BY Ara H. Merjian in Reviews | 01 MAY 14
Featured in
Issue 163

Josephine Halvorson

BY Ara H. Merjian in Reviews | 01 MAY 14

Josephine Halvorson, Woodshed Door, 2013, oil on linen, 178 × 89 cm

Setting aside the tools and machine parts that have occupied her brush in recent years, Josephine Halvorson’s latest exhibition, ‘Facings’, saw her attention turn to objects that, in a sense, already bear their own frames: doors, casings and windows. The title surely took its cue from the various portals and coverings featured in these works, but it also, perhaps, alluded to the treatment of the represented surfaces on display. Whether wooden siding or window casement, many of these things were already covered with their own layer of paint, enamel or other protective coating before the artist set about painting them. Seen up close, several of the façades conjured up a higher mathematics of frontage and facing.

Woodshed Door (2013) at first suggests the physical presence of its object, as if painted to scale. A section of earth at the base of the painting, however, gives the lie to that illusion. Propped up on a hefty lintel, the painting’s closed, derelict door has seen better days, its hinges rusted and buckling, boards slowly rotting. Like Woodshed Window (North Facing) (2014), Woodshed Vine, 64 (2013) and Yellow Clapboard (2013), the image has required a feat seemingly facile but, in fact, quite complex: to paint an object that has itself been covered in paint. How to render such surfaces? For illusionistic painting – as Halvorson plainly undertakes here – presumes a fundamental difference between its representation and the object represented. Common to both, in this instance, dried paint threatens to collapse such a distinction.

The sill of Woodshed Window (North Facing) reveals a thin line of greenish-blue as if seen through the tint of glass, while a few splotches of mossy green betray the window’s eponymous, northern orientation. Rendered in careful gradations of opacity, the white flecks that dot the blackened glass evoke wisps of errant paint and the residue of rainwater and the crusty craquelure of house paint along the pane’s edge hosts a single nail, bent downward and without apparent purpose. In Woodshed Vine it is instead a solitary, thorny bramble – stripped of leaves or fruit – that interrupts the wan propriety of its window, here boarded up and daubed with the same flaking paint. With their faint winter shadows, several of the works recall James Welling’s recent photographic series based on Andrew Wyeth’s paintings, which likewise home in on architectural corners and casements, steeped in pallid shadows. Unlike the matt chill of northern façades, fire does not appear to be Halvorson’s strong suit. The embers that burn in Heat 1 cool, over the course of three separate works, to an ashy smolder in Heat 3 (both 2013). Set in a the shallow space of a stove or fireplace, the slow burn of what look like coals is conveyed too stiffly to suggest fire’s unpredictable flicker. It is instead the riveted top of the hearth, tucked just under the canvas’s upper edge, which is most deftly rendered. The subtractive pocks of the seven-panel Foundation (2013) strikingly evoke the sprawling concrete base of some unpictured structure. Random graffiti and the snaking trail of water stains further conjure the material’s simultaneous solidity and porosity. In areas of several other works, however, the shorthand strokes deployed to inscribe detail – whether of rust, discolouration or the whorl of wood – hover somewhere between illusionism and its refusal. Take the stray, pinkish marks on Form (Facing in) (2013), for example: set next to the glinting reflection on the object’s steely screws, these strokes seem exiled to a halfway house between figurative, material presence and something less convinced. Vaguely redolent of abstract divagations, they seem neither part of the object’s fabric or nor its disintegration.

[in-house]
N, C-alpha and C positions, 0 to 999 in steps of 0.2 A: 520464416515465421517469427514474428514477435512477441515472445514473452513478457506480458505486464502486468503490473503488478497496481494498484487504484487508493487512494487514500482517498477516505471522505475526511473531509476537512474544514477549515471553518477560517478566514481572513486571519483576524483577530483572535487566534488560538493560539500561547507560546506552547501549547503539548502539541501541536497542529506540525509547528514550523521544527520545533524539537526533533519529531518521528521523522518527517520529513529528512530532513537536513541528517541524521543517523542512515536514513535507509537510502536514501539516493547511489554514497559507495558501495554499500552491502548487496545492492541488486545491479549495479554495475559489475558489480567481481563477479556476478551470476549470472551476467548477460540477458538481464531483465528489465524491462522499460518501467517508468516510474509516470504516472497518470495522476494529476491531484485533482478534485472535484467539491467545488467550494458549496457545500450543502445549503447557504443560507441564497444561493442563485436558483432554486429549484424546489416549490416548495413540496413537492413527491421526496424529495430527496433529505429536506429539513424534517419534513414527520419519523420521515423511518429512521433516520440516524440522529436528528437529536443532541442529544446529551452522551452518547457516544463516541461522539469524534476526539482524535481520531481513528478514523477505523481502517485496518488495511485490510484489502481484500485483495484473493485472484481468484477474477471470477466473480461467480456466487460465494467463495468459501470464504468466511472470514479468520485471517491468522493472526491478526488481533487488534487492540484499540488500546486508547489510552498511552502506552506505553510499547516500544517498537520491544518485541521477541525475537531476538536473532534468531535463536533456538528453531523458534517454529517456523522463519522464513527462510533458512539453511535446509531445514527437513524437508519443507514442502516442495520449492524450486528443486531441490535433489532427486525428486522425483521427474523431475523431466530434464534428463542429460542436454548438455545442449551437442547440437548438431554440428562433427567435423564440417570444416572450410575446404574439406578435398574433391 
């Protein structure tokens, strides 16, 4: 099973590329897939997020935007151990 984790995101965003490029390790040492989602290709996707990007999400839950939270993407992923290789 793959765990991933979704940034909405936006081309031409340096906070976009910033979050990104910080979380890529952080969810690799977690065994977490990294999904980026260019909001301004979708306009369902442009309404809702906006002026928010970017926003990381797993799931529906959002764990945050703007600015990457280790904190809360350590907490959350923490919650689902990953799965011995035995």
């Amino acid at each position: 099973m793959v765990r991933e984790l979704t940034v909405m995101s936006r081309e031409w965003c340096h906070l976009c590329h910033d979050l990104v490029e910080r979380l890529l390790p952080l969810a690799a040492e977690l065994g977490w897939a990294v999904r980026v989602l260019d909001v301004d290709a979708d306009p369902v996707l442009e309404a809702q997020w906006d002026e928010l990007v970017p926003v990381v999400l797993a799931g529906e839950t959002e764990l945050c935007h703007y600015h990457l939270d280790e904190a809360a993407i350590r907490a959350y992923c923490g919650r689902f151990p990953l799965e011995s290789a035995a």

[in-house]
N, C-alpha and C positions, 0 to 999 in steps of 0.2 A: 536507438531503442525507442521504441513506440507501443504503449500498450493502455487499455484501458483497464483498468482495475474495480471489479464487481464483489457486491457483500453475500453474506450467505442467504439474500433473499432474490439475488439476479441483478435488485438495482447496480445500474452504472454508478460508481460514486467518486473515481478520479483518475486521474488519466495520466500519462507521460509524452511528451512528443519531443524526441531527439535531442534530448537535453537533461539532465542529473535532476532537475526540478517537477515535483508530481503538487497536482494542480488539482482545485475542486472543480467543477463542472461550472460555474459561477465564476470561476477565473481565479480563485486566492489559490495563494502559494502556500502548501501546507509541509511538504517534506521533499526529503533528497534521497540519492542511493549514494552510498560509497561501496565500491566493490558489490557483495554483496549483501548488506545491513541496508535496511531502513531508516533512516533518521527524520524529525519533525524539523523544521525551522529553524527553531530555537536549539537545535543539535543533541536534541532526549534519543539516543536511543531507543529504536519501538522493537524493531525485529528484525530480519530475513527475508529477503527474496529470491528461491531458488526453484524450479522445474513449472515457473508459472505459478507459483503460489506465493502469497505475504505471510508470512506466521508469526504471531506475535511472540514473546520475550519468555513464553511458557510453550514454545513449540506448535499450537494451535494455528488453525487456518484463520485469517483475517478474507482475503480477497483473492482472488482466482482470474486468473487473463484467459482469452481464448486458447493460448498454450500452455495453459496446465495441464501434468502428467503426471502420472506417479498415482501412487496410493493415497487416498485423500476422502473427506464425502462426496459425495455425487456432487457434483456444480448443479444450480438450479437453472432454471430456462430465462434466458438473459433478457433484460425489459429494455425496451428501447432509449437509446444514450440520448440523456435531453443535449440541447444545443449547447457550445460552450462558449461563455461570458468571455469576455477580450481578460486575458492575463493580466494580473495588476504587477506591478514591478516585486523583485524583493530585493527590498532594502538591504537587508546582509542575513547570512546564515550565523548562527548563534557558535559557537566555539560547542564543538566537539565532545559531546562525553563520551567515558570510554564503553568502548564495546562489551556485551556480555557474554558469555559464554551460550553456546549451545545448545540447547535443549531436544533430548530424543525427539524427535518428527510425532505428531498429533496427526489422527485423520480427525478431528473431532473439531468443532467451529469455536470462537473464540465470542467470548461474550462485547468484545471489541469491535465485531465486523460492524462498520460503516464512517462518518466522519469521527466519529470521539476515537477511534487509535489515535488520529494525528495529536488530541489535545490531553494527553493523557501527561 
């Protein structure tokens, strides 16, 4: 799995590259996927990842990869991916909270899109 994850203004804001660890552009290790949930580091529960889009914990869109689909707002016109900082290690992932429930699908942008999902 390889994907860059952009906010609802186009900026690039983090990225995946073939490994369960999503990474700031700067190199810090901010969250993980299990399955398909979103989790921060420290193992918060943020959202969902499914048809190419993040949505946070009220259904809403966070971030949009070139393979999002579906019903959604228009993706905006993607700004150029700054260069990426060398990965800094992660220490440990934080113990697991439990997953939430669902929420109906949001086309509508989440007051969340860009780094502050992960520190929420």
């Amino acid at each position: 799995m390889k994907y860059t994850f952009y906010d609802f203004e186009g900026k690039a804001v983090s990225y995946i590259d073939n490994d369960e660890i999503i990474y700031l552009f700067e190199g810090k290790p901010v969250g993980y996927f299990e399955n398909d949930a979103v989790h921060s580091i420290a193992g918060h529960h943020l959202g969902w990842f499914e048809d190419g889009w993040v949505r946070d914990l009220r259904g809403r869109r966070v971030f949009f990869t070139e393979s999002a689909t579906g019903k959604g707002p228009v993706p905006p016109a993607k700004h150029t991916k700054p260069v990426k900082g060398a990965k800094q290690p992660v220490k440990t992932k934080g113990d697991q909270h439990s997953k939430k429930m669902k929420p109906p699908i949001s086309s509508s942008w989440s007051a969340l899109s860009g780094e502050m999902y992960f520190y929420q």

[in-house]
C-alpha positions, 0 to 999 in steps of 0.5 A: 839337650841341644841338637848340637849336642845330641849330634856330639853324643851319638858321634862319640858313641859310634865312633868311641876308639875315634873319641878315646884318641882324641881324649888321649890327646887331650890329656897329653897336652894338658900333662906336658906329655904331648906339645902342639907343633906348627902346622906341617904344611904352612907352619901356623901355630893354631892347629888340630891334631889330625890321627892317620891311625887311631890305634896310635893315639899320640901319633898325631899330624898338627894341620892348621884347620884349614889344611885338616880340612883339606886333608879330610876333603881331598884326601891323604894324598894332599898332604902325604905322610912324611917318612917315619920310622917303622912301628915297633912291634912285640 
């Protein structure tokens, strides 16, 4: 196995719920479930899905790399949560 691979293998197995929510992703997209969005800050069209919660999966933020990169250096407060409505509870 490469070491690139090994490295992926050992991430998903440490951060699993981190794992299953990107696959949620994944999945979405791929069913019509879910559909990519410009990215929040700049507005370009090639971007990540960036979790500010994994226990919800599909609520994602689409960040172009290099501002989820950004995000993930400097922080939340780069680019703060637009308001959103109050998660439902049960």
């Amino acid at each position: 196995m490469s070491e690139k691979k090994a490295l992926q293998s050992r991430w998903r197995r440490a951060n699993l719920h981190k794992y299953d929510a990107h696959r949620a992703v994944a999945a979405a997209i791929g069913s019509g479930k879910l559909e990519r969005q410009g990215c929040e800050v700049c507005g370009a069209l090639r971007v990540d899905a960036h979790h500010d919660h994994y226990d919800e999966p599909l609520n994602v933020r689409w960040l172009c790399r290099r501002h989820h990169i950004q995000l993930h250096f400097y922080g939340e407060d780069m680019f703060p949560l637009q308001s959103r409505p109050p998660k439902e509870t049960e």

The earnestness and consistency with which Halvorson engages with academic tradition – from the trompe l’oeil painted marbles of Rome’s Palatine palaces, to the late 19th-century examples by American artists like John Haberle and William Michael Harnett – begs certain questions. That Sikkema Jenkins represents Merlin James and has shown work by David Schutter – painters whose work probes (albeit in very different ways) the fictions and ironies of illusionistic representation – makes those questions all the more interesting. This is not to saddle her painting with the onus of justifying a fraught genre – one her work keeps alive in interesting, compelling ways. Rather, it is to push the artist to take those wayward strokes further: either closer to the strictures of figuration, or else its more frank unraveling.

Ara H. Merjian is Professor of Italian Studies at New York University, USA, where he is an affiliate of the Institute of Fine Arts and Department of Art History.